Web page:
Anarchy-Art-On-The-Cheap Is Calling Akron Home
Unsettling exhibits amid neatness, order
Dorothy Shinn, Beacon Journal art critic
Akron Beacon Journal, Sunday, December 9, 1990
As artist-run galleries go, AAA Millworks Art Organization is typical.
The gallery, located in Building No. 17, Canal Place, 540 S. Main St., Akron, can be found in a series of leftover spaces just under the Canal Place arch -- a gatekeeper's office, a set of stairs, a foyer and a couple of landings on another set of stairs.
This setting -- the gallery-on-a-shoestring approach, and proud of it -- follows a time-honored tradition beginning with the salons des refusees initiated by 19th-century French Impressionists in protest of the official salon shows from which they had been excluded.
At Millworks, however, the idea of anarchy and the peril of the cutting edge is undercut by domestic niceties, such as neatness, order and safety, even while the exhibits themselves seek to break through viewers' complacency. Thus, in Out of Winter, the unsettling exhibit by Louanne Greenwald and Bill Radawec, four florists' arrangements have been put upon pedestals and allowed to die. This is all carefully explained by the Millworks staffers who are anxious that the works be understood. The vases of dead blooms are accompanied by a neat, black stenciled message: `Still life. Real life. Trompe l'oeill. A celebration of color in a table of white. The scent perhaps disguising some former presence. Or commemorating an absence. A gallery void of art: Contemplating temporality. Out of winter, they emerge, beautiful but brief, and in their withering, we recognize the futility of their beautiful existence.'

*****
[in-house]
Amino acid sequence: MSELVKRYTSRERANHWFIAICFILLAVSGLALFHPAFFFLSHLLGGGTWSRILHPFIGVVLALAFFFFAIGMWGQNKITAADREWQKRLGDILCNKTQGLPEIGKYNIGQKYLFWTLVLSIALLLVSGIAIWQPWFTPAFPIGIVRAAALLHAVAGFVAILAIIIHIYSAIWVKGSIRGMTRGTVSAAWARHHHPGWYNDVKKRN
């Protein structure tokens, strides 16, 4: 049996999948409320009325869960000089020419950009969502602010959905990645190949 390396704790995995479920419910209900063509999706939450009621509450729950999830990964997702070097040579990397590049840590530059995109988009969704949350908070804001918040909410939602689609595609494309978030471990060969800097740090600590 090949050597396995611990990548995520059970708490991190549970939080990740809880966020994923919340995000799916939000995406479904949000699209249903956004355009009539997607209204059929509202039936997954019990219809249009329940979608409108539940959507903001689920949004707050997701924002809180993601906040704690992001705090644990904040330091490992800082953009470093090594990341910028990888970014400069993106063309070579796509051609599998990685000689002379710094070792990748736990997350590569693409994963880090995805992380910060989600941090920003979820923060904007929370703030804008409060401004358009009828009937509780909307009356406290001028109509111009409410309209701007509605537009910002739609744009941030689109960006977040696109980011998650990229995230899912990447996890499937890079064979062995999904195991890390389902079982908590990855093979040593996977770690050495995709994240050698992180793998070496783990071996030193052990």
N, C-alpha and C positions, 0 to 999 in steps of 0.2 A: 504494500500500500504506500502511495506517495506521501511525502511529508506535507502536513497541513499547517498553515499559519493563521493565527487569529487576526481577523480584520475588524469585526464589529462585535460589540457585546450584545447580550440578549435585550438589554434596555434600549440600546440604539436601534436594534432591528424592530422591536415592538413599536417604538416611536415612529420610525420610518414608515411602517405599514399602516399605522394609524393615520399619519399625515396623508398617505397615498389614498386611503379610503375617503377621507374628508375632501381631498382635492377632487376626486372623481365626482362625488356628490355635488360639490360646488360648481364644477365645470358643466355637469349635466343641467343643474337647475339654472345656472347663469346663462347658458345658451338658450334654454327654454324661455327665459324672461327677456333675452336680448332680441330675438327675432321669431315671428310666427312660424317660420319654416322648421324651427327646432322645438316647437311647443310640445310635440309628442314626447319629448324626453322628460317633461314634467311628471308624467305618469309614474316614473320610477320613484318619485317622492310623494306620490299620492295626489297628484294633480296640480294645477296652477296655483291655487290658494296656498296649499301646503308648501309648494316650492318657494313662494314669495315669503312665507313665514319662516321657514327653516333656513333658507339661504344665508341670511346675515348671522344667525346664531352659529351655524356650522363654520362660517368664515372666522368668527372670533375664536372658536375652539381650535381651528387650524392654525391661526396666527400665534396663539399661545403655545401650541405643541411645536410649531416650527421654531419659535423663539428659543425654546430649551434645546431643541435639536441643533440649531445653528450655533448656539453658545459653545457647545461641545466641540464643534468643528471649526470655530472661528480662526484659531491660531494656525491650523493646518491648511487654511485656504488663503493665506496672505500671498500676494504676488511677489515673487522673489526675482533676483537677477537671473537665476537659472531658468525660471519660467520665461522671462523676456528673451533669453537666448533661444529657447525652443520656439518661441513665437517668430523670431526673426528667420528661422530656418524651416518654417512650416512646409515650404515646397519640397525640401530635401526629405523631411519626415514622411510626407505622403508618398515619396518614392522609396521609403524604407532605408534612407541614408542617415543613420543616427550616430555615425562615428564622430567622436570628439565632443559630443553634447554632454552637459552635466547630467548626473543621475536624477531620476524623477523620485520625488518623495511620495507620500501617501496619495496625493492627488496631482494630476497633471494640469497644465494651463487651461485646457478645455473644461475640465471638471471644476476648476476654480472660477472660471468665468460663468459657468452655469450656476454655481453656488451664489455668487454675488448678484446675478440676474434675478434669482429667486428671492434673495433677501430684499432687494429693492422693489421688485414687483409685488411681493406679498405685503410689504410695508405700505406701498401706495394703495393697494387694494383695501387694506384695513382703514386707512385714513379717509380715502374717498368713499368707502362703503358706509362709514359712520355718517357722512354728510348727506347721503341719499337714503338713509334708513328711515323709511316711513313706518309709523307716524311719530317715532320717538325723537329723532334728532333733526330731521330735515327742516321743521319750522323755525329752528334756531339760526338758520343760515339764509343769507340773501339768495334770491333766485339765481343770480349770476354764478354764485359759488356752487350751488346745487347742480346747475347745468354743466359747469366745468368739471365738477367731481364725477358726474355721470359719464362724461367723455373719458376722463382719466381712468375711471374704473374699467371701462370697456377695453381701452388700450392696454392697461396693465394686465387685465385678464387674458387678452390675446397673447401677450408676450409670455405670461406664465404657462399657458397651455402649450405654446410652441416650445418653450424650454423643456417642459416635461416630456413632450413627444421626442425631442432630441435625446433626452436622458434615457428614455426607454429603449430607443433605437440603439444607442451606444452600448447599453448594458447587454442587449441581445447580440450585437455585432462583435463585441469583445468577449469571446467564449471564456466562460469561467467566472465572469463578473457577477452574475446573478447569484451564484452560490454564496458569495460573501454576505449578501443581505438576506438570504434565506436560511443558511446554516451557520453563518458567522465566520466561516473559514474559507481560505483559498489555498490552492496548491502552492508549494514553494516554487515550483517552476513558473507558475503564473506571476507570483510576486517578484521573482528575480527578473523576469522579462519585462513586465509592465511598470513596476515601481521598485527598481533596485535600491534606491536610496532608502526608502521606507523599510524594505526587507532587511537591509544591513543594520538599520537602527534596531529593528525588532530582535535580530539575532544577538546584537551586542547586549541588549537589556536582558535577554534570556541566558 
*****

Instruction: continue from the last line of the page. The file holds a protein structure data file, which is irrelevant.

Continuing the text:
This is a post-modernist approach to art: bringing the work off the wall into the viewer's space; appropriating styles and approaches from art history; recycling an art-historical attitude into an updated, more ironic view of the same subject.
Thus, the vanitas paintings in 17th-century Netherlandish art that depicted meticulously realistic still life compositions with flowers, particularly flowers out of season, were really sermonizing tracts on vanity and mortality. Re-presented as real flowers that really fade and die, this exhibit calls into question painting traditions, the gallery scene, realism and our expectations. But it does so gently, carefully, so as not to make a mess or upset anyone too much.
Don Harvey's exhibit, Waterworks, is another carefully crafted event consisting of two long, clear pipes of water mixed with phosphorous hung vertically, one over the other, on a white brick wall above a stairwell. Superimposed on these is a video of water running from pipes into the Cuyahoga River down by the Cleveland Flats. The video, on a 10-second, continuous loop, is meant to be seen from outside. So you stand out in the cold, look through the glass doors and watch the water run into the Cuyahoga.
Harvey, who moved to Cleveland several years ago but still teaches at the University of Akron's School of Art, has long made the environment a subject for his work.